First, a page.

Pandesal is probably the most popular bread in the Philippines. It is a favorite breakfast food among Filipinos that can be eaten on its own, dunked in coffee or with filling like coconut jam, peanut butter, cheese, cheese spread, corned beef, egg, hotdogs or practically anything you can think of or whatever leftovers you have laying in your fridge. One of my faves is mushed spicy sardines…yup! But I remembered a time when we were just small kids, my Kuya Norman’s and I would have ketchup with sugar as filling…eeewww right? But that tasted so good to us at that time! Haha!Yeah, I have to admit I tried a lot of weird stuff just because my big brother thinks it is good or cool. Hehe!
It is called Pandesal or Pan de Sal (Spanish) that translate to salted bread although it is actually sweeter than salty. It is soft and a bit fluffy and covered with bread crumbs. Traditionally a breakfast food, they used to be sold only in early hours at bakeries or on the streets by vendors on bicycles with loud air horns. They would put the Pandesals in a big insulated box to keep them warm. But, nowadays, some bakeries make them available the entire day.
When we were growing up, we used to live next to a bakery and I can remember waking up (and feeling hungry) in the middle of the night (around 3 am) to the wonderful smell of Pandesal being baked. Although we lived next to them, we had to buy our Pandesal early or before 9 a.m. at the latest, because they are always sold out by then. Getting them directly out from the oven was the best and I loved cutting them into halves and spreading my Pandesal with salted butter while they are still hot.
Being in Germany, surrounded with all really good breads, I still crave for Pandesal from time to time. So I thought I would give it a try, making my own Pandesal…and I am glad I did.
- 3 cups flour
- 1 1/2 tsp instant dry yeast
- 1/4 cup + 1 Tbsp sugar
- 1 tsp salt
- 3/4 cup milk
- 3 Tbsp melted margarine or butter
- 1 egg
- 1/2 cup breadcrumbs
- In a big bowl, mix together flour and yeast. In a smaller bowl, combine sugar, salt, milk and margarine or butter. Warm liquids in the microwave for 1 minute on high power. Remove from microwave and add the egg and beat several times until well blended.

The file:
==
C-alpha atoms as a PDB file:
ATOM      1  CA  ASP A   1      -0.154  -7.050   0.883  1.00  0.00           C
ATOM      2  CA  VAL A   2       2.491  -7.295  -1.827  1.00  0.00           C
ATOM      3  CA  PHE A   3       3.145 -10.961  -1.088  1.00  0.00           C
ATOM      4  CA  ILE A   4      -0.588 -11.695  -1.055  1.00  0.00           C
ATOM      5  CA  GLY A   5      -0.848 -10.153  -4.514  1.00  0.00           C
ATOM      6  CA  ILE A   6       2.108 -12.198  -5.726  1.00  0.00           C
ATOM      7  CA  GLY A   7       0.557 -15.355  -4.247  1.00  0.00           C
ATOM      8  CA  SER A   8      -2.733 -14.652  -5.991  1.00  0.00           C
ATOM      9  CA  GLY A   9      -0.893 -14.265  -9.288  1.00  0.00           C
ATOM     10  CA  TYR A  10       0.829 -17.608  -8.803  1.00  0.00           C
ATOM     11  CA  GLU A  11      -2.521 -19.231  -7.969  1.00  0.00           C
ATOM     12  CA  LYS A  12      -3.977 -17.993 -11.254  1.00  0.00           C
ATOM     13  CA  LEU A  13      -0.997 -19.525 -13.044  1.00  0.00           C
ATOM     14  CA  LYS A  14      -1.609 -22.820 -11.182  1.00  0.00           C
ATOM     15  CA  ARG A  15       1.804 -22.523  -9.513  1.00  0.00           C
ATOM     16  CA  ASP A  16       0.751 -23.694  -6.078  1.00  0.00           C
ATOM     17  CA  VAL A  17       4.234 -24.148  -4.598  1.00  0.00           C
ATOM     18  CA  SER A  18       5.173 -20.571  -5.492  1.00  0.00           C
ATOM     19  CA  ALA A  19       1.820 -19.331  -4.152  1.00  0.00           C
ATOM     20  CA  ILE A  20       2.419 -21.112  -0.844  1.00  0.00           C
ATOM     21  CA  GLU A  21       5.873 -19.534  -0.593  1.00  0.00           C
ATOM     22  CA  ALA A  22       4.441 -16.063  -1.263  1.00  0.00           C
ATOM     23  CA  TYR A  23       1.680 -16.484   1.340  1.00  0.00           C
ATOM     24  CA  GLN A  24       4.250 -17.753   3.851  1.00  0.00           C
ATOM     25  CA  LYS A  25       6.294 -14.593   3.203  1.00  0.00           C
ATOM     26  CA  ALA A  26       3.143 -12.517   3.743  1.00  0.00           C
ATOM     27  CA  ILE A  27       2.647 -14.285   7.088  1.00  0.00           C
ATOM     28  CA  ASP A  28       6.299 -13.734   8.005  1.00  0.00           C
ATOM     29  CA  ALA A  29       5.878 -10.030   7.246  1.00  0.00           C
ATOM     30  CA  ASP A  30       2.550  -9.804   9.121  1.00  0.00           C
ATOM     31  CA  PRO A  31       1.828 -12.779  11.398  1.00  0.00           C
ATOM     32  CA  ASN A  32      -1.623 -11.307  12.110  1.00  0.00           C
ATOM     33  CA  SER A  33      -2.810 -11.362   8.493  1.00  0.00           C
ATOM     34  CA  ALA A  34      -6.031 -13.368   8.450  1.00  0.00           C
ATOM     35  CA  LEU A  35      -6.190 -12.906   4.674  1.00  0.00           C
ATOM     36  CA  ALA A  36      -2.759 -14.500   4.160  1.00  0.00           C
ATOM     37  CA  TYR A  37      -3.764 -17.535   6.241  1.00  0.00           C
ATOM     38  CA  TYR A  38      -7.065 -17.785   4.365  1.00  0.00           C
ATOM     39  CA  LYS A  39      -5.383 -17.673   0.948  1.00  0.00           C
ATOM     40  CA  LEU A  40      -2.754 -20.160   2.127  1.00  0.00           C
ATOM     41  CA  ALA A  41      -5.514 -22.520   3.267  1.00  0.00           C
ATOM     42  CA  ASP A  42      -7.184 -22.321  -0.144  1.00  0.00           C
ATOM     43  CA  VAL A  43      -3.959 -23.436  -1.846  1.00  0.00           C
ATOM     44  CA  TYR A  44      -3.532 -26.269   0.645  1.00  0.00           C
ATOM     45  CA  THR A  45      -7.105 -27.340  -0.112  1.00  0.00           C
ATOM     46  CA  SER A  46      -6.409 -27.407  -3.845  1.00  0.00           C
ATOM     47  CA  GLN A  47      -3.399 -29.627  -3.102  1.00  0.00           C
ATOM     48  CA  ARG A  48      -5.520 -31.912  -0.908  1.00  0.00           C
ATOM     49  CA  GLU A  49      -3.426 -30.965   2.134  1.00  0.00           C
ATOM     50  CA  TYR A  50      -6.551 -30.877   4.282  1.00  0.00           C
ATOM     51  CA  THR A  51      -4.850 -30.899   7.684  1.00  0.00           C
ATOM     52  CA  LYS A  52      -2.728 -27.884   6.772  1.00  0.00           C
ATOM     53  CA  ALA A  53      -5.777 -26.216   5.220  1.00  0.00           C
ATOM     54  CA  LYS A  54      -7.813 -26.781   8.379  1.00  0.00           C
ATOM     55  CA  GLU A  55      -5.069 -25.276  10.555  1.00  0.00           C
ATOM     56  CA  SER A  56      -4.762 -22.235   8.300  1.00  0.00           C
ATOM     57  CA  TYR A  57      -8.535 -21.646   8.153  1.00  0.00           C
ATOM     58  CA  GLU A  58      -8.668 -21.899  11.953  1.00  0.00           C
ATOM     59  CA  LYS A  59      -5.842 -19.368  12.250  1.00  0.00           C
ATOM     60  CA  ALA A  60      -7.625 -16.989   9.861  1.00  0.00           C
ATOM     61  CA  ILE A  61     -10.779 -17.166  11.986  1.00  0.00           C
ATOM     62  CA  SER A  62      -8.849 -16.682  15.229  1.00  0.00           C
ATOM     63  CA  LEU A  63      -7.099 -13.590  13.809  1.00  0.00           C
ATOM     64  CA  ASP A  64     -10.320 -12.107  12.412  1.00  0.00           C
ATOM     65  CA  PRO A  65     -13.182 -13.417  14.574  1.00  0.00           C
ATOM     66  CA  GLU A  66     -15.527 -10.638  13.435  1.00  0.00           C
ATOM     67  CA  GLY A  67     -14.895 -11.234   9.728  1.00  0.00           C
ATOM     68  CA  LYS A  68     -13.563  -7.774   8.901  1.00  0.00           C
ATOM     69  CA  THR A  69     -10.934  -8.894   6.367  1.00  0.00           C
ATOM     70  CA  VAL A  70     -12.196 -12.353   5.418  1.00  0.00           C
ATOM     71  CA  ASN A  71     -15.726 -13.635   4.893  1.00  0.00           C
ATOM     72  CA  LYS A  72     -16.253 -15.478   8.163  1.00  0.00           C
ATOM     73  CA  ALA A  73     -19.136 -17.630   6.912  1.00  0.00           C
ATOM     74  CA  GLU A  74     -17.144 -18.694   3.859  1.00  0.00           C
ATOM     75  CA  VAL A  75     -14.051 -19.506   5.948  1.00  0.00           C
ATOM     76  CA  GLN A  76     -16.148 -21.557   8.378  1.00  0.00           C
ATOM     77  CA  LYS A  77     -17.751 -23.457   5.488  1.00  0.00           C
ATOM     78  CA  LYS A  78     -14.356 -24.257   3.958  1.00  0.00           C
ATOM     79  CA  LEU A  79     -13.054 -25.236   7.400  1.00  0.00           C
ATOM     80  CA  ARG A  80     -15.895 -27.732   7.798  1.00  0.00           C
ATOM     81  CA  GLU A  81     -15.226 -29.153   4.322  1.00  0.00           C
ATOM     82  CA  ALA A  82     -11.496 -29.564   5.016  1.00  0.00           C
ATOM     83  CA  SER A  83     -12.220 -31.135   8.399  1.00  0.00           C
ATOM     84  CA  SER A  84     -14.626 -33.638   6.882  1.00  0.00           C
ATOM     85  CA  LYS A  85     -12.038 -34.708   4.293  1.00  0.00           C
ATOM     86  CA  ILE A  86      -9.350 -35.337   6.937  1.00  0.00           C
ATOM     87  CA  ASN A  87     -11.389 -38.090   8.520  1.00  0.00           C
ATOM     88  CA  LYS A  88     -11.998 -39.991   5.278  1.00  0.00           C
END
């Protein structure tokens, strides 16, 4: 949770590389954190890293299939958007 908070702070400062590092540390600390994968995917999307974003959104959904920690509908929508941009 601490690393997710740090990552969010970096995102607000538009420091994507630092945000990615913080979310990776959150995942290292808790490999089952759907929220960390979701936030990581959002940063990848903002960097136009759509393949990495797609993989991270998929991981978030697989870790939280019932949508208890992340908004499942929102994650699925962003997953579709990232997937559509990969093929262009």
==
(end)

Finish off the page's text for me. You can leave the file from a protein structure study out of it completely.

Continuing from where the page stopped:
- Pour the liquid mixture over the flour mixture and fold until dough forms. Knead the dough on a clean surface dusted with flour until it becomes smooth and elastic, about 5-10 minutes.
- Form the dough into a ball and place the dough in a greased bowl and cover with a kitchen towel or plastic wrap and place it in a warm area and let it rise until it doubled in size. Depending how warm it is, could take 30 minutes to an hour.
- Punch down the dough and divide into 2 equal parts using a knife of dough slicer. Roll each into a log. Cover each log with breadcrumbs. Cut the log sideways into smaller pieces. (about 6 pieces each log). Roll each piece <g class=”gr_ gr_295 gr-alert gr_gramm gr_inline_cards gr_run_anim Grammar multiReplace” id=”295″ data-gr-id=”295″>with</g> <g class=”gr_ gr_297 gr-alert gr_spell gr_inline_cards gr_run_anim ContextualSpelling” id=”297″ data-gr-id=”297″>breadcrumbs</g> again.
- Arrange the pieces <g class=”gr_ gr_294 gr-alert gr_gramm gr_inline_cards gr_run_anim Grammar multiReplace” id=”294″ data-gr-id=”294″>in</g> a baking sheet living some gaps in between (at least an inch). Leave them to rise for another 10-15 minutes.
- While waiting, preheat oven 370° F /185°C. Bake the Pandesal for 15 minutes or until the sides <g class=”gr_ gr_296 gr-alert gr_gramm gr_inline_cards gr_run_anim Grammar multiReplace” id=”296″ data-gr-id=”296″>are</g> a bit browned.
- Remove from oven and serve while hot!
Updated May 3, 2017
The video is now available! You may now watch how to make these soft, yummy Filipino favorite breakfast, the Pandesal! Enjoy!